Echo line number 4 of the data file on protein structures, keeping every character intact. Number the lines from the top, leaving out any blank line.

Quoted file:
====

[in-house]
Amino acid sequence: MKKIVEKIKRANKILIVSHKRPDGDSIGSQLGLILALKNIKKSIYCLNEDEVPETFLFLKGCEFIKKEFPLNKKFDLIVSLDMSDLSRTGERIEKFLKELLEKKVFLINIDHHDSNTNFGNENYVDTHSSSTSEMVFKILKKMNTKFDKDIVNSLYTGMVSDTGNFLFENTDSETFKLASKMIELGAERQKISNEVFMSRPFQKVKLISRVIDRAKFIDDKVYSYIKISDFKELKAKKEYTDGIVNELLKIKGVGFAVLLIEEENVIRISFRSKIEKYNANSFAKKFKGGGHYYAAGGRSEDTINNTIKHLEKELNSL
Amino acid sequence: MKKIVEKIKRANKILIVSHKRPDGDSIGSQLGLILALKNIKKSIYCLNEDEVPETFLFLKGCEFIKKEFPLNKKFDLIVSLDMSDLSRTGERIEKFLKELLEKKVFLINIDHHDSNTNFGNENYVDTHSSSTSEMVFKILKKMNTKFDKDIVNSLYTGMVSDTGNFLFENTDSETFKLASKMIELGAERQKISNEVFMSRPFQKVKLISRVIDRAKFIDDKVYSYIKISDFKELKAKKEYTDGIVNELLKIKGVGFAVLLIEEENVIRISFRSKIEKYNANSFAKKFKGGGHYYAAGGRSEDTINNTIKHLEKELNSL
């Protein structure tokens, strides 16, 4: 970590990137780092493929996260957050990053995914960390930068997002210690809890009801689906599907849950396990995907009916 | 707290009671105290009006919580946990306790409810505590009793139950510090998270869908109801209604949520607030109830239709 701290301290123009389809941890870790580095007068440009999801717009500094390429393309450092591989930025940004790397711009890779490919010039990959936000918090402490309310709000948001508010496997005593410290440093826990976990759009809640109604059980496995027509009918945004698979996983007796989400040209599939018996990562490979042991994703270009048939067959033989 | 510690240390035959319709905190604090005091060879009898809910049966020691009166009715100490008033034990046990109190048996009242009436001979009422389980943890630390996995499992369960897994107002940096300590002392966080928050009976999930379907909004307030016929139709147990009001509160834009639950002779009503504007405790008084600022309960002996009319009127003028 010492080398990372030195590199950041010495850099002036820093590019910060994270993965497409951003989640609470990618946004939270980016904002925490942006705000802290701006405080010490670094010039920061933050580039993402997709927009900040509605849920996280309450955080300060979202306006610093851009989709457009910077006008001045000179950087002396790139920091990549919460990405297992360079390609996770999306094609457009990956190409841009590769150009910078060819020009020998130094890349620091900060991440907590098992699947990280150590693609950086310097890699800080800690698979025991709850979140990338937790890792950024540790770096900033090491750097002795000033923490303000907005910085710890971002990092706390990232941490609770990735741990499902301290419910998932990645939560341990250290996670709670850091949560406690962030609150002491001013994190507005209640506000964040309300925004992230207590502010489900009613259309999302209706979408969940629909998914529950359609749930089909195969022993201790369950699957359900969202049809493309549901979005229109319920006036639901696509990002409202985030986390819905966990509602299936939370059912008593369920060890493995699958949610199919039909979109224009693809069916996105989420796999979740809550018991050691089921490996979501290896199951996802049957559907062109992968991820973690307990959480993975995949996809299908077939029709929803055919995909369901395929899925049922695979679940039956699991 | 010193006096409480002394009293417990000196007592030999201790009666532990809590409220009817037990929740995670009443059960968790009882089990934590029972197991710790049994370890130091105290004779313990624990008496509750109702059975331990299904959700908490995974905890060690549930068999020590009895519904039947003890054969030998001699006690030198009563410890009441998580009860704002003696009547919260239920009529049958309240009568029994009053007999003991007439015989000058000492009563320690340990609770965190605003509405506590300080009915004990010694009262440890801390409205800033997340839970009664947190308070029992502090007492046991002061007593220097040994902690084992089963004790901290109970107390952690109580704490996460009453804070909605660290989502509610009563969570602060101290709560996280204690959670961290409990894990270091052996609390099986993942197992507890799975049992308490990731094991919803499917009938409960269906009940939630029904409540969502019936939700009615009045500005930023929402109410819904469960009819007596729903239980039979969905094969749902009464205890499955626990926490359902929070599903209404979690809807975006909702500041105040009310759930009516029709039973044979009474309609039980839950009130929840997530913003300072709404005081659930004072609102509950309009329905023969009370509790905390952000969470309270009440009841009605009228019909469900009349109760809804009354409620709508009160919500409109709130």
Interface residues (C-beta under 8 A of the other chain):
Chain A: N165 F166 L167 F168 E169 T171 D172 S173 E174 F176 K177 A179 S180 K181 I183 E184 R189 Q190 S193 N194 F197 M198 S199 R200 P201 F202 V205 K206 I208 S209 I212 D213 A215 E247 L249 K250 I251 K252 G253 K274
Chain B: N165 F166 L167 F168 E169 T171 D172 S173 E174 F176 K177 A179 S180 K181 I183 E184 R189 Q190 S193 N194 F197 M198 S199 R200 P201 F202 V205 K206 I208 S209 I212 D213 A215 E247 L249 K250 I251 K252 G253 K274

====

């Protein structure tokens, strides 16, 4: 970590990137780092493929996260957050990053995914960390930068997002210690809890009801689906599907849950396990995907009916 | 707290009671105290009006919580946990306790409810505590009793139950510090998270869908109801209604949520607030109830239709 701290301290123009389809941890870790580095007068440009999801717009500094390429393309450092591989930025940004790397711009890779490919010039990959936000918090402490309310709000948001508010496997005593410290440093826990976990759009809640109604059980496995027509009918945004698979996983007796989400040209599939018996990562490979042991994703270009048939067959033989 | 510690240390035959319709905190604090005091060879009898809910049966020691009166009715100490008033034990046990109190048996009242009436001979009422389980943890630390996995499992369960897994107002940096300590002392966080928050009976999930379907909004307030016929139709147990009001509160834009639950002779009503504007405790008084600022309960002996009319009127003028 010492080398990372030195590199950041010495850099002036820093590019910060994270993965497409951003989640609470990618946004939270980016904002925490942006705000802290701006405080010490670094010039920061933050580039993402997709927009900040509605849920996280309450955080300060979202306006610093851009989709457009910077006008001045000179950087002396790139920091990549919460990405297992360079390609996770999306094609457009990956190409841009590769150009910078060819020009020998130094890349620091900060991440907590098992699947990280150590693609950086310097890699800080800690698979025991709850979140990338937790890792950024540790770096900033090491750097002795000033923490303000907005910085710890971002990092706390990232941490609770990735741990499902301290419910998932990645939560341990250290996670709670850091949560406690962030609150002491001013994190507005209640506000964040309300925004992230207590502010489900009613259309999302209706979408969940629909998914529950359609749930089909195969022993201790369950699957359900969202049809493309549901979005229109319920006036639901696509990002409202985030986390819905966990509602299936939370059912008593369920060890493995699958949610199919039909979109224009693809069916996105989420796999979740809550018991050691089921490996979501290896199951996802049957559907062109992968991820973690307990959480993975995949996809299908077939029709929803055919995909369901395929899925049922695979679940039956699991 | 010193006096409480002394009293417990000196007592030999201790009666532990809590409220009817037990929740995670009443059960968790009882089990934590029972197991710790049994370890130091105290004779313990624990008496509750109702059975331990299904959700908490995974905890060690549930068999020590009895519904039947003890054969030998001699006690030198009563410890009441998580009860704002003696009547919260239920009529049958309240009568029994009053007999003991007439015989000058000492009563320690340990609770965190605003509405506590300080009915004990010694009262440890801390409205800033997340839970009664947190308070029992502090007492046991002061007593220097040994902690084992089963004790901290109970107390952690109580704490996460009453804070909605660290989502509610009563969570602060101290709560996280204690959670961290409990894990270091052996609390099986993942197992507890799975049992308490990731094991919803499917009938409960269906009940939630029904409540969502019936939700009615009045500005930023929402109410819904469960009819007596729903239980039979969905094969749902009464205890499955626990926490359902929070599903209404979690809807975006909702500041105040009310759930009516029709039973044979009474309609039980839950009130929840997530913003300072709404005081659930004072609102509950309009329905023969009370509790905390952000969470309270009440009841009605009228019909469900009349109760809804009354409620709508009160919500409109709130």